“‘Force some happiness into your life,’ said one sympathizer. ‘Take an agreeable book to bed with you, occupy your mind with pleasant things.’ She did not realize that I was unable to read, and that my mind was exclusively occupied with unpleasant things. This disorder involved a growing melancholia, and that, as those know who have tasted it, consists of every painful mental sensation, shame, fear, remorse, a blind oppressive confusion, utter weakness, a steady brainache that fills the conscious mind with crowding images of distress.
“The misery is doubtless as physical as a toothache, but a brain, of its own nature, gropes for reasons for its misery. Feeling the sensation fear, the mind suggests every possible calamity; the sensation shame–remorse–and one remembers every mistake and misdeeds of a lifetime, and grovels to the earth in abasement.”
I sincerely hope you don’t experience Gilman’s state of mind anymore. Stay well.
2. anon left…
This is a lovely and poignant poem. Those I know who collapse into a depressive state often struggle with quality of life issues as well as profound existential questions. For a period of time, they will exist without hope; without joy or pleasure; without sex; without self-love. All of us are required to live without joy and pleasure at times in our lives, but rarely must we live entirely without the sweet glimmer of hope.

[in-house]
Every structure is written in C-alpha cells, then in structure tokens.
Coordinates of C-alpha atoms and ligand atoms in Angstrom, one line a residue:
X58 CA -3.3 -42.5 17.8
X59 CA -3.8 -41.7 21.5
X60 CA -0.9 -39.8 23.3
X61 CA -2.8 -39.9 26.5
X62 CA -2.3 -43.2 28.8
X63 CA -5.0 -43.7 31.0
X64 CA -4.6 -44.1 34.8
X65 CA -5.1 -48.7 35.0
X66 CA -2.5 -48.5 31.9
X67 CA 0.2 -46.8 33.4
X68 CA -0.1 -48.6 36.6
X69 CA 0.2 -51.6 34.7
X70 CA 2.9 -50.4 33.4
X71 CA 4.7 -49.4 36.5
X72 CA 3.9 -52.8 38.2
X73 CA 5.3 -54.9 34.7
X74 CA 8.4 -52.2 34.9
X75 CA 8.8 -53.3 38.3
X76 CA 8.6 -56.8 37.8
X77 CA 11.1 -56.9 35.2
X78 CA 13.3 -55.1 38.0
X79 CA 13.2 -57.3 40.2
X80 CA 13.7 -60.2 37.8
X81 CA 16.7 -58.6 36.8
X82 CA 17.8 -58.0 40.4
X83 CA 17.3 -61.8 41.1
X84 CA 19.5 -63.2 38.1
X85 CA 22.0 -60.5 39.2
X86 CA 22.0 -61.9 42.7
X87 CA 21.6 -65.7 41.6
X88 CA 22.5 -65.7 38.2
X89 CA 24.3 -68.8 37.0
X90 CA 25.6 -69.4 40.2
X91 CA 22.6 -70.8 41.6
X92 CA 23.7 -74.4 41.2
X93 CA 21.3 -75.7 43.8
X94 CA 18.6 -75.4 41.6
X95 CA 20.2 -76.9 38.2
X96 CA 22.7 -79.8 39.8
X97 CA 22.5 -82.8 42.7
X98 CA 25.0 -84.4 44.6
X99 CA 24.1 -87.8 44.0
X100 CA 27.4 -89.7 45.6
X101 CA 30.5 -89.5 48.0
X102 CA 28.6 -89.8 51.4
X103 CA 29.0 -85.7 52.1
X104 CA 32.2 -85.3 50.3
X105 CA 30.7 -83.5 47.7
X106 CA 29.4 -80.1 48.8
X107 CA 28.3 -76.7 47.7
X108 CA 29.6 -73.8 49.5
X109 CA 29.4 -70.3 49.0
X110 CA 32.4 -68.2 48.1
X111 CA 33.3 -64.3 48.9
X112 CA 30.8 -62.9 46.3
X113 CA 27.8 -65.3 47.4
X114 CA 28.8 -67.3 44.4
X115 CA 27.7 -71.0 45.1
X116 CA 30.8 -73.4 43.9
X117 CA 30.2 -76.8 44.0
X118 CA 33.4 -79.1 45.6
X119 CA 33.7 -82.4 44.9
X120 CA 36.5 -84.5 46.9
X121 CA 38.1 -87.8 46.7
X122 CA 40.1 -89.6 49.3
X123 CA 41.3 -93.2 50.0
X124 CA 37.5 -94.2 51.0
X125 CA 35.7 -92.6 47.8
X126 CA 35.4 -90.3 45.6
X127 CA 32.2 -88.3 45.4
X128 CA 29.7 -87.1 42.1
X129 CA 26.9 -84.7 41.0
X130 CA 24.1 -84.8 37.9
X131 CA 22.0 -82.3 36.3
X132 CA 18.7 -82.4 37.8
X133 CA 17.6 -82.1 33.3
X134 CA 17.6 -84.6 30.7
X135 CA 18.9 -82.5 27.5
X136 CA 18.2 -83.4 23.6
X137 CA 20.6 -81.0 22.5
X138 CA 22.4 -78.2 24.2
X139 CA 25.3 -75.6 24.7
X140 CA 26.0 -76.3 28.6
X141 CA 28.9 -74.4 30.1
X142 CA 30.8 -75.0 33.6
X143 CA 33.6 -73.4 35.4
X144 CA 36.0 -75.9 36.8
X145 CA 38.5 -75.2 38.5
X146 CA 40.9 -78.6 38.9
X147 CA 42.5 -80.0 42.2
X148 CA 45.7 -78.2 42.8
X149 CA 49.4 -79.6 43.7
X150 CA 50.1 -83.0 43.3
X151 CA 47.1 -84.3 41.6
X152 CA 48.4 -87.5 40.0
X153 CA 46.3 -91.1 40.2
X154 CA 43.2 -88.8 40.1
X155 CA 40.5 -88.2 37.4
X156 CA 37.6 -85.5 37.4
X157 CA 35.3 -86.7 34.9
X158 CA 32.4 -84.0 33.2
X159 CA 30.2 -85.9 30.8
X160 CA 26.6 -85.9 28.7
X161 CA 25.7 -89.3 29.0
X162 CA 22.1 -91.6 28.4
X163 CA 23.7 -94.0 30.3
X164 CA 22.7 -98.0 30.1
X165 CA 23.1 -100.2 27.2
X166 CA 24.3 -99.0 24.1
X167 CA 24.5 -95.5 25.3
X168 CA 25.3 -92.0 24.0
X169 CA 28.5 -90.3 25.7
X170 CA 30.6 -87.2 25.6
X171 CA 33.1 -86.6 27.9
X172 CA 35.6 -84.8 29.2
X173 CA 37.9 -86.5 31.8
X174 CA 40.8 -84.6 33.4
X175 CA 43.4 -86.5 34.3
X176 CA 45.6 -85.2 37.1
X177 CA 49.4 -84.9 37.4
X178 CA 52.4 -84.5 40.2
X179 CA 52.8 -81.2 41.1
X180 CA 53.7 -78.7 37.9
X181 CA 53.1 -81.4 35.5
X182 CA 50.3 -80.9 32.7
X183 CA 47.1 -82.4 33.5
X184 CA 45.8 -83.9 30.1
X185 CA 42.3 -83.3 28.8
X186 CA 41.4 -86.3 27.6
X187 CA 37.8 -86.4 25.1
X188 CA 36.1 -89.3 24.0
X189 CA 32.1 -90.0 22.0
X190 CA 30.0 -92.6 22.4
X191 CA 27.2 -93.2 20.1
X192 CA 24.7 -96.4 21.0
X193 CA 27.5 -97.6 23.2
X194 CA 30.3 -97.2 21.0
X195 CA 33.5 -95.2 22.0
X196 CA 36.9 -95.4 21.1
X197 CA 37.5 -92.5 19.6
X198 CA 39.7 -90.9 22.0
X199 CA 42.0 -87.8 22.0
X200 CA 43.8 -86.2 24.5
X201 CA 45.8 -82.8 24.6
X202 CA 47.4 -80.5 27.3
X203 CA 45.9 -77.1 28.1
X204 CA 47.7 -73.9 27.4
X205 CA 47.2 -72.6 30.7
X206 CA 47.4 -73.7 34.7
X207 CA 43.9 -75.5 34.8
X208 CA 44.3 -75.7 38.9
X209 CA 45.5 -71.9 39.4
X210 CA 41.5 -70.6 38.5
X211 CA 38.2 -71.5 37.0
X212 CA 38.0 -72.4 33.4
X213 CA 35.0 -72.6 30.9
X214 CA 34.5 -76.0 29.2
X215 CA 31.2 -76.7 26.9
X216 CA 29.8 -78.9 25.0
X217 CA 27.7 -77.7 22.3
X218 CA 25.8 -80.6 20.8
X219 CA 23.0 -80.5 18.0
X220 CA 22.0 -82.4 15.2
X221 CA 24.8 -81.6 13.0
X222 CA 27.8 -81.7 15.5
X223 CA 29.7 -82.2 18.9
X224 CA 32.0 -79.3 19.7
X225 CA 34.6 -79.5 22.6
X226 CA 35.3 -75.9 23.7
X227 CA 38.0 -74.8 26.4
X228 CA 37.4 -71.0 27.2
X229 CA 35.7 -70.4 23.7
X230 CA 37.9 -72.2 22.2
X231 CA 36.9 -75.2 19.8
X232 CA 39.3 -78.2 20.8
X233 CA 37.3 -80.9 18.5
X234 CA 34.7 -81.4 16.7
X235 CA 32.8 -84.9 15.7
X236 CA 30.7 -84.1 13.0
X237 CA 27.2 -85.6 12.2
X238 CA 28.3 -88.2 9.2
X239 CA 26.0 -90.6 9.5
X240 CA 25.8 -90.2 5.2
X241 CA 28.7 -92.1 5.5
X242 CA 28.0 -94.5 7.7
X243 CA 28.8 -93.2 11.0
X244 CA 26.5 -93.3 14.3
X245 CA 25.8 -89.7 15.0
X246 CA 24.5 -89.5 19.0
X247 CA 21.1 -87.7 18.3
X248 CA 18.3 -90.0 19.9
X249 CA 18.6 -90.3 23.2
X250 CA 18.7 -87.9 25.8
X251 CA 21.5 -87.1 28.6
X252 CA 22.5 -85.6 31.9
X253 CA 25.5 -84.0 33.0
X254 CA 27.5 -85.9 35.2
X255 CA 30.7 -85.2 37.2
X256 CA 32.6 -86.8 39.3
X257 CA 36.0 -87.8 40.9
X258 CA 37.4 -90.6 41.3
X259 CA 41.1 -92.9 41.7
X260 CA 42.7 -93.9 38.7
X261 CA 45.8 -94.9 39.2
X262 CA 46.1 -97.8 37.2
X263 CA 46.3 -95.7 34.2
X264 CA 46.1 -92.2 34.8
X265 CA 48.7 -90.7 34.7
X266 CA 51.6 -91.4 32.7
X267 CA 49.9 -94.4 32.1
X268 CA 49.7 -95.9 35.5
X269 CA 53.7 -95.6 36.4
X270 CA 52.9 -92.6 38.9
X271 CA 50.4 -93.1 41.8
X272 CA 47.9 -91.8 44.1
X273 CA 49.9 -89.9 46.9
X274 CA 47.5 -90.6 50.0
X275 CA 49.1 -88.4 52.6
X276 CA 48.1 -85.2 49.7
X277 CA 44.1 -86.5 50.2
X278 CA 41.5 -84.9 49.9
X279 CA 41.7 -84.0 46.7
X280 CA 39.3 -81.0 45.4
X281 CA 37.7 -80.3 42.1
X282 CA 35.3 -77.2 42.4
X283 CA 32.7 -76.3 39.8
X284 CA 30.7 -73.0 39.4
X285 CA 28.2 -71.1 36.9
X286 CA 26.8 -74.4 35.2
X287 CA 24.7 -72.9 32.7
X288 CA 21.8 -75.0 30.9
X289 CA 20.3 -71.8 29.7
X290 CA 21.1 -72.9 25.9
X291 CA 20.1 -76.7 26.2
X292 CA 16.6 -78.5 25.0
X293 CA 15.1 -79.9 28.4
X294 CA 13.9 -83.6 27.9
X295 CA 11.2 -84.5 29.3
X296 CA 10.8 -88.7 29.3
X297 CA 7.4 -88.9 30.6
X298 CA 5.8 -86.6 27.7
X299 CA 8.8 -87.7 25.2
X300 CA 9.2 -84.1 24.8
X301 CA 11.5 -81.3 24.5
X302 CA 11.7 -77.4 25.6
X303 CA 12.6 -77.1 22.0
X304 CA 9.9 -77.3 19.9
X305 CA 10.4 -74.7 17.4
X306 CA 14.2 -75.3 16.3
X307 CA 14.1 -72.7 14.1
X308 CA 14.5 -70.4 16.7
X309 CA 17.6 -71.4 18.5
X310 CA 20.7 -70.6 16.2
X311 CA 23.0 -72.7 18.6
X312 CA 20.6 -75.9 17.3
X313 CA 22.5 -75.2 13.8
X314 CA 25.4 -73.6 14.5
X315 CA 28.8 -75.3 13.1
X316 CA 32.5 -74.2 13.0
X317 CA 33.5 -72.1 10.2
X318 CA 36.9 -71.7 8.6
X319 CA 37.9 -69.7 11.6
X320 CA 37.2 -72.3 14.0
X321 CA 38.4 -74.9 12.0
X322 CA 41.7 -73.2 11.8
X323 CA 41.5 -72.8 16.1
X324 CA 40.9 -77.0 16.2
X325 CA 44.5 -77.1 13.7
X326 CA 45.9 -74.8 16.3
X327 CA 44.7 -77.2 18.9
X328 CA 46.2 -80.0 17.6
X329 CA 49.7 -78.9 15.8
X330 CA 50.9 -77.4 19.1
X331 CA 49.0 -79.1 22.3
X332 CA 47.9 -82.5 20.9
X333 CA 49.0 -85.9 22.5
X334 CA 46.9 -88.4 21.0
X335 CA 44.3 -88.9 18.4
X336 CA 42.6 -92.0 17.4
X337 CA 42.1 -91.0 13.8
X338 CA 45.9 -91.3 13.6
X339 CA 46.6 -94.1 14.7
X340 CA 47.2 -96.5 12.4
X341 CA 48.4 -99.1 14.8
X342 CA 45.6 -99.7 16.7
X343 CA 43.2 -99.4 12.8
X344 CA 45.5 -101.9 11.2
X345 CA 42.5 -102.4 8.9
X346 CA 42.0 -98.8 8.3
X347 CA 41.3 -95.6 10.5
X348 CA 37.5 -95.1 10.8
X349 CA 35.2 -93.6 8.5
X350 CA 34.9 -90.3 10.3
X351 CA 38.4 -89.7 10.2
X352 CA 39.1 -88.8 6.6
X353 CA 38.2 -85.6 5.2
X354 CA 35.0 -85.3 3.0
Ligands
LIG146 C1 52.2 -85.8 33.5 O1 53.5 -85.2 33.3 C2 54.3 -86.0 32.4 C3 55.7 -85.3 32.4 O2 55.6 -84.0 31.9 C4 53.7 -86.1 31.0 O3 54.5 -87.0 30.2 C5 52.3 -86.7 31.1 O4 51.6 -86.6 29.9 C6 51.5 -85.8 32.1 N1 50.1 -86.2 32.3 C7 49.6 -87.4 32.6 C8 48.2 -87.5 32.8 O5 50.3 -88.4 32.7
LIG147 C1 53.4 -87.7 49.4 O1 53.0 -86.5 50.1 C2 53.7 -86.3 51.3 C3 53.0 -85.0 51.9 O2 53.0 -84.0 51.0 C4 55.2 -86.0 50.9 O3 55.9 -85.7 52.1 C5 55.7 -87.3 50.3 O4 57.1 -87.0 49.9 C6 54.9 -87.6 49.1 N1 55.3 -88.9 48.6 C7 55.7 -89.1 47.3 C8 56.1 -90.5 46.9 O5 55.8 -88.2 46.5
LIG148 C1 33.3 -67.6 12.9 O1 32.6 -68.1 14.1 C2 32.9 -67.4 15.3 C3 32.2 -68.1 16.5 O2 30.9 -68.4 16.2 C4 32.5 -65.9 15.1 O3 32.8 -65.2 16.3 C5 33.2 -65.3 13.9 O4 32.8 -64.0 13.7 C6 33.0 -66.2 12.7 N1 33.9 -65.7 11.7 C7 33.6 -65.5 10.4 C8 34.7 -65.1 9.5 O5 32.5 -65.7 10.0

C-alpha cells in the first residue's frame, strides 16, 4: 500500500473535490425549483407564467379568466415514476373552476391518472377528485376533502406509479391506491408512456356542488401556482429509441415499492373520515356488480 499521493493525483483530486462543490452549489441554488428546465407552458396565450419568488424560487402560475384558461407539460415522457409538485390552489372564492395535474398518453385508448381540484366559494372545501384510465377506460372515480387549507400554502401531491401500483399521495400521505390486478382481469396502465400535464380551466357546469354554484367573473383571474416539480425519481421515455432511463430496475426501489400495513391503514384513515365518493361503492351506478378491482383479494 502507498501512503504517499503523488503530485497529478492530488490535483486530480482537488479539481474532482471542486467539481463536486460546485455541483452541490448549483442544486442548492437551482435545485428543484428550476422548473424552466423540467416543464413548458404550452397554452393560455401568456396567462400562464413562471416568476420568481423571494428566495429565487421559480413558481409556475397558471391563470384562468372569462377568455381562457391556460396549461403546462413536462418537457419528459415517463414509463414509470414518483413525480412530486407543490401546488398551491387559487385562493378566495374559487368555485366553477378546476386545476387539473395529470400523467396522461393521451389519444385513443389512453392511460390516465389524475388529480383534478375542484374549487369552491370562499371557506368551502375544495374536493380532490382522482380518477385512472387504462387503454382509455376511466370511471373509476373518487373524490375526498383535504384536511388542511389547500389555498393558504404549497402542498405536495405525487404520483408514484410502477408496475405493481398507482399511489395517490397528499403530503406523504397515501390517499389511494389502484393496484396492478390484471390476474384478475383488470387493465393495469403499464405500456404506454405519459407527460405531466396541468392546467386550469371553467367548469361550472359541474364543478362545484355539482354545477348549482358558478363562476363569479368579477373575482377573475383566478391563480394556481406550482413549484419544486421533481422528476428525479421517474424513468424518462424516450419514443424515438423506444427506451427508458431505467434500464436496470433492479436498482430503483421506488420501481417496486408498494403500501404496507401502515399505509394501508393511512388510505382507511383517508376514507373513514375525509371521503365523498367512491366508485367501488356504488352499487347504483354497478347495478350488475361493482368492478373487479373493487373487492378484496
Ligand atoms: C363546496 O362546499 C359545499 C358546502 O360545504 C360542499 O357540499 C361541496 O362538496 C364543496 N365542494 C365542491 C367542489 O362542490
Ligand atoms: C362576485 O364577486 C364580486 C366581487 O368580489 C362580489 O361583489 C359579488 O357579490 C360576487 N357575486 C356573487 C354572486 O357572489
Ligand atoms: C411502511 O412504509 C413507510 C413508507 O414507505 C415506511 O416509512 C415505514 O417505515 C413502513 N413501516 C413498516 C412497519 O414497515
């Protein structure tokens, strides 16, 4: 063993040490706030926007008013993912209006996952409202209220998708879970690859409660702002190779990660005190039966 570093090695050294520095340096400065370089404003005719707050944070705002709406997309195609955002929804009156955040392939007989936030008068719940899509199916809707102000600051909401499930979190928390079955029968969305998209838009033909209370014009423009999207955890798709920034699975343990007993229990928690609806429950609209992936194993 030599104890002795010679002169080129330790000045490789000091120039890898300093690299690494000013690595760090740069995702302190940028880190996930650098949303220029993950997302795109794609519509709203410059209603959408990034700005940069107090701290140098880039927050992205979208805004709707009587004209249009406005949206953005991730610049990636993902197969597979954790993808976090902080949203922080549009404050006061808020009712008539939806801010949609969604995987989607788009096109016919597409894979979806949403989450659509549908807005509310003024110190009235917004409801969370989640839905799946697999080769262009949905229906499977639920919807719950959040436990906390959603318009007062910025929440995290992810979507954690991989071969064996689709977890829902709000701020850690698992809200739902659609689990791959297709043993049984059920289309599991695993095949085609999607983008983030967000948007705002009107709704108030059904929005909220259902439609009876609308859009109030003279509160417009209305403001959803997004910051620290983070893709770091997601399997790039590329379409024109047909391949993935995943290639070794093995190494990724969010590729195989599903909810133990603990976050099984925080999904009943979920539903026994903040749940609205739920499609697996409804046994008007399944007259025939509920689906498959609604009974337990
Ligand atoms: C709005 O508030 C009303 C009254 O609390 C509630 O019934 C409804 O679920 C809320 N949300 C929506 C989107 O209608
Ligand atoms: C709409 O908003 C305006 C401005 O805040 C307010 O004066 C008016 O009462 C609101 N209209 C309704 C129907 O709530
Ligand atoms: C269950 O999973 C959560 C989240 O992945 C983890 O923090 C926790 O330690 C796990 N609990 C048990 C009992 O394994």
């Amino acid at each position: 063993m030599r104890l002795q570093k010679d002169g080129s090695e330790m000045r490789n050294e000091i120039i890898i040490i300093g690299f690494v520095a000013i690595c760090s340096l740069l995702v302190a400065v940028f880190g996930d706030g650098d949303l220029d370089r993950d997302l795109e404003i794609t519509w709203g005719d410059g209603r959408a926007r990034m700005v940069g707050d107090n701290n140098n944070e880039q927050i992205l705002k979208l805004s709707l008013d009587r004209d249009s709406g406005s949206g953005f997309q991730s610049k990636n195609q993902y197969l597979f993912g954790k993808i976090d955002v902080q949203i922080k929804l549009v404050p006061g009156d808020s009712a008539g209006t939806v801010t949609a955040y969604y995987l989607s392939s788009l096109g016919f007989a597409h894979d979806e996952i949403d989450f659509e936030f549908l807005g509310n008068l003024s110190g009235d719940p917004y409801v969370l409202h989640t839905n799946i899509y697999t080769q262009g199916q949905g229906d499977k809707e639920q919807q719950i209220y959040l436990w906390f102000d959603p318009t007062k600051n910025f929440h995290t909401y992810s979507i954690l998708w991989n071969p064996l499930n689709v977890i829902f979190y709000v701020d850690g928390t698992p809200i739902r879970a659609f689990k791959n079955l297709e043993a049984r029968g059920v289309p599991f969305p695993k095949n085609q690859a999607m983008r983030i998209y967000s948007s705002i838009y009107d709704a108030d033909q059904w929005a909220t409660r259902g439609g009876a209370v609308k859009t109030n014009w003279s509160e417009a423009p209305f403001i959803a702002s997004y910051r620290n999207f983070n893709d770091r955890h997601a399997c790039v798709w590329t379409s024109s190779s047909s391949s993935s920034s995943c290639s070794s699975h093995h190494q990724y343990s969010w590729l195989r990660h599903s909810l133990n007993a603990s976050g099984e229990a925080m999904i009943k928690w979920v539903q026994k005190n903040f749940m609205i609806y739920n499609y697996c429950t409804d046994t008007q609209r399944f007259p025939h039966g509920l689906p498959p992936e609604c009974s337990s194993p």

A loss of hope is a sort of death, and afterwards, the return to life can feel daunting. Depression can become life-interrupted. After depressives have traveled through a bleak passage, they must now catch up and make an effort to remember where they left off with loved ones and their lives (and unlike a physical disease, they usually do not announce their “illness” or receive sympathy cards – :))
In regard to delusions – I knew a schizophrenic man who thought he was Jesus, and his friends were his disciples (which did get tiresome for his friends after awhile). But I have always thought – at least he does not believe he’s Attila the Hun.
In regard to the fragile “fiction” of self (referred to in an earlier post) – I find this fascinating and would like to suggest (conversely) that some depressives wear such a fierce “fiction” of self – like a suit of armor (a protective shell often created out of necessity in youth). This fiction sits so heavily upon them that it takes a great deal of energy to carry. It can alienate them from their “true” self, leading to a depressed state. (Everybody’s experiences are so diverse.)